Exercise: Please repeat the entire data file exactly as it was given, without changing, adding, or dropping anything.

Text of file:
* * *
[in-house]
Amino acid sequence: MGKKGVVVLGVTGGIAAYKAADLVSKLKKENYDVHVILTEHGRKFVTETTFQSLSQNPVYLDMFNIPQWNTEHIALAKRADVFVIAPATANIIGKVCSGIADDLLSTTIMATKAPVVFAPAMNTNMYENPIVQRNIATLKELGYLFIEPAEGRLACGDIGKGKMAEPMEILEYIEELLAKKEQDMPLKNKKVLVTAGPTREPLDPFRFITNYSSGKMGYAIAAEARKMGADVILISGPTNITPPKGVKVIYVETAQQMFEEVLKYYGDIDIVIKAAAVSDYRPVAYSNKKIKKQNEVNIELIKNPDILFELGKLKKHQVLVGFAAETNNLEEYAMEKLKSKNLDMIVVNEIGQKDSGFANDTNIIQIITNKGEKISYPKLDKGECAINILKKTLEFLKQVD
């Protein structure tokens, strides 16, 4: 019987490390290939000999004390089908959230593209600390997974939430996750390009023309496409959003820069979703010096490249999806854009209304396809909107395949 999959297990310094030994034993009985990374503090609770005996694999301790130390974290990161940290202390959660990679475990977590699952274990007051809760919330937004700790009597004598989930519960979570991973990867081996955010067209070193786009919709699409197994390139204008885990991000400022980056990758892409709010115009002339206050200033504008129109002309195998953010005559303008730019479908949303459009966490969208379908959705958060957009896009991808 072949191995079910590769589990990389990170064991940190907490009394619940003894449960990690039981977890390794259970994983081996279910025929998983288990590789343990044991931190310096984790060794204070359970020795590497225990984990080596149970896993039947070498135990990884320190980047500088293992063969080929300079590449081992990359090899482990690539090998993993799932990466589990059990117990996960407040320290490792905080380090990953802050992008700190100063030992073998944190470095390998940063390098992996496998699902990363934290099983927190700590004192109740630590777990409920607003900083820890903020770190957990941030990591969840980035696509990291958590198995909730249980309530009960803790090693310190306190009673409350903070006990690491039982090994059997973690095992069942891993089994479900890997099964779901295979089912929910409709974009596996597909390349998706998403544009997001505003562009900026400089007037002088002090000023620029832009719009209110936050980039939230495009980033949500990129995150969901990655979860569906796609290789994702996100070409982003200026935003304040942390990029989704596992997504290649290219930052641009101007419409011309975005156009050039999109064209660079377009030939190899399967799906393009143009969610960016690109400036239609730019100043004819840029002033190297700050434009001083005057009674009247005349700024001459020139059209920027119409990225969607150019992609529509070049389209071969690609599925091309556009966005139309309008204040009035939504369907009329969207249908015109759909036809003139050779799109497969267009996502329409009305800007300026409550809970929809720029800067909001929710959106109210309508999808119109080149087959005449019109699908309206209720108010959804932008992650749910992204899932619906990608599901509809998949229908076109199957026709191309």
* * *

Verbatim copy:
[in-house]
Amino acid sequence: MGKKGVVVLGVTGGIAAYKAADLVSKLKKENYDVHVILTEHGRKFVTETTFQSLSQNPVYLDMFNIPQWNTEHIALAKRADVFVIAPATANIIGKVCSGIADDLLSTTIMATKAPVVFAPAMNTNMYENPIVQRNIATLKELGYLFIEPAEGRLACGDIGKGKMAEPMEILEYIEELLAKKEQDMPLKNKKVLVTAGPTREPLDPFRFITNYSSGKMGYAIAAEARKMGADVILISGPTNITPPKGVKVIYVETAQQMFEEVLKYYGDIDIVIKAAAVSDYRPVAYSNKKIKKQNEVNIELIKNPDILFELGKLKKHQVLVGFAAETNNLEEYAMEKLKSKNLDMIVVNEIGQKDSGFANDTNIIQIITNKGEKISYPKLDKGECAINILKKTLEFLKQVD
């Protein structure tokens, strides 16, 4: 019987490390290939000999004390089908959230593209600390997974939430996750390009023309496409959003820069979703010096490249999806854009209304396809909107395949 999959297990310094030994034993009985990374503090609770005996694999301790130390974290990161940290202390959660990679475990977590699952274990007051809760919330937004700790009597004598989930519960979570991973990867081996955010067209070193786009919709699409197994390139204008885990991000400022980056990758892409709010115009002339206050200033504008129109002309195998953010005559303008730019479908949303459009966490969208379908959705958060957009896009991808 072949191995079910590769589990990389990170064991940190907490009394619940003894449960990690039981977890390794259970994983081996279910025929998983288990590789343990044991931190310096984790060794204070359970020795590497225990984990080596149970896993039947070498135990990884320190980047500088293992063969080929300079590449081992990359090899482990690539090998993993799932990466589990059990117990996960407040320290490792905080380090990953802050992008700190100063030992073998944190470095390998940063390098992996496998699902990363934290099983927190700590004192109740630590777990409920607003900083820890903020770190957990941030990591969840980035696509990291958590198995909730249980309530009960803790090693310190306190009673409350903070006990690491039982090994059997973690095992069942891993089994479900890997099964779901295979089912929910409709974009596996597909390349998706998403544009997001505003562009900026400089007037002088002090000023620029832009719009209110936050980039939230495009980033949500990129995150969901990655979860569906796609290789994702996100070409982003200026935003304040942390990029989704596992997504290649290219930052641009101007419409011309975005156009050039999109064209660079377009030939190899399967799906393009143009969610960016690109400036239609730019100043004819840029002033190297700050434009001083005057009674009247005349700024001459020139059209920027119409990225969607150019992609529509070049389209071969690609599925091309556009966005139309309008204040009035939504369907009329969207249908015109759909036809003139050779799109497969267009996502329409009305800007300026409550809970929809720029800067909001929710959106109210309508999808119109080149087959005449019109699908309206209720108010959804932008992650749910992204899932619906990608599901509809998949229908076109199957026709191309």